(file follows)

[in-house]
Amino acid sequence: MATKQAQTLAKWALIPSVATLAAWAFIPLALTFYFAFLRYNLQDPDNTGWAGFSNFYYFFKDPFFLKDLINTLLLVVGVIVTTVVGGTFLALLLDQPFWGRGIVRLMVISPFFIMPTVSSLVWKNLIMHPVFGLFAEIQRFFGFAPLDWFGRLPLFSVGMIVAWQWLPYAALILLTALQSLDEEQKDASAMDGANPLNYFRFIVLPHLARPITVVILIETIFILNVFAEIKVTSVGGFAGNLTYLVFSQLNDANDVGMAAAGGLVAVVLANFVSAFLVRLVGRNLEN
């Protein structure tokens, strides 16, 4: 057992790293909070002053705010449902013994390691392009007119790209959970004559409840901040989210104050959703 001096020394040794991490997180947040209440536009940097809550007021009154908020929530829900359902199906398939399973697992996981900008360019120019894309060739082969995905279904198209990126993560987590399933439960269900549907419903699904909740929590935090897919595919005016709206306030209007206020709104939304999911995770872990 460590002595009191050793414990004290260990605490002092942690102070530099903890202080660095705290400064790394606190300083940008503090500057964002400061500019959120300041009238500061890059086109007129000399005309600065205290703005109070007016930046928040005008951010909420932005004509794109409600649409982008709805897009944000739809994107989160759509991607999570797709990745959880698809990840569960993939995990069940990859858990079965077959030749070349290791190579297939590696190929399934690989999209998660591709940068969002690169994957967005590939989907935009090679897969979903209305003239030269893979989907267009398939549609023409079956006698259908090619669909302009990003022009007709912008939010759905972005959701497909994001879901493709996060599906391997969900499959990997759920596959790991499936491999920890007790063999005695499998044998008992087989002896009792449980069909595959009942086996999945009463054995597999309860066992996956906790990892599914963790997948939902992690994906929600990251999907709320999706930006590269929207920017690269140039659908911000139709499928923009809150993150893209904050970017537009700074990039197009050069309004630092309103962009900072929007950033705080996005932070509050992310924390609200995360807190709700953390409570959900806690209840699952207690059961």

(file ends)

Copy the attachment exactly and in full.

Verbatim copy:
[in-house]
Amino acid sequence: MATKQAQTLAKWALIPSVATLAAWAFIPLALTFYFAFLRYNLQDPDNTGWAGFSNFYYFFKDPFFLKDLINTLLLVVGVIVTTVVGGTFLALLLDQPFWGRGIVRLMVISPFFIMPTVSSLVWKNLIMHPVFGLFAEIQRFFGFAPLDWFGRLPLFSVGMIVAWQWLPYAALILLTALQSLDEEQKDASAMDGANPLNYFRFIVLPHLARPITVVILIETIFILNVFAEIKVTSVGGFAGNLTYLVFSQLNDANDVGMAAAGGLVAVVLANFVSAFLVRLVGRNLEN
């Protein structure tokens, strides 16, 4: 057992790293909070002053705010449902013994390691392009007119790209959970004559409840901040989210104050959703 001096020394040794991490997180947040209440536009940097809550007021009154908020929530829900359902199906398939399973697992996981900008360019120019894309060739082969995905279904198209990126993560987590399933439960269900549907419903699904909740929590935090897919595919005016709206306030209007206020709104939304999911995770872990 460590002595009191050793414990004290260990605490002092942690102070530099903890202080660095705290400064790394606190300083940008503090500057964002400061500019959120300041009238500061890059086109007129000399005309600065205290703005109070007016930046928040005008951010909420932005004509794109409600649409982008709805897009944000739809994107989160759509991607999570797709990745959880698809990840569960993939995990069940990859858990079965077959030749070349290791190579297939590696190929399934690989999209998660591709940068969002690169994957967005590939989907935009090679897969979903209305003239030269893979989907267009398939549609023409079956006698259908090619669909302009990003022009007709912008939010759905972005959701497909994001879901493709996060599906391997969900499959990997759920596959790991499936491999920890007790063999005695499998044998008992087989002896009792449980069909595959009942086996999945009463054995597999309860066992996956906790990892599914963790997948939902992690994906929600990251999907709320999706930006590269929207920017690269140039659908911000139709499928923009809150993150893209904050970017537009700074990039197009050069309004630092309103962009900072929007950033705080996005932070509050992310924390609200995360807190709700953390409570959900806690209840699952207690059961």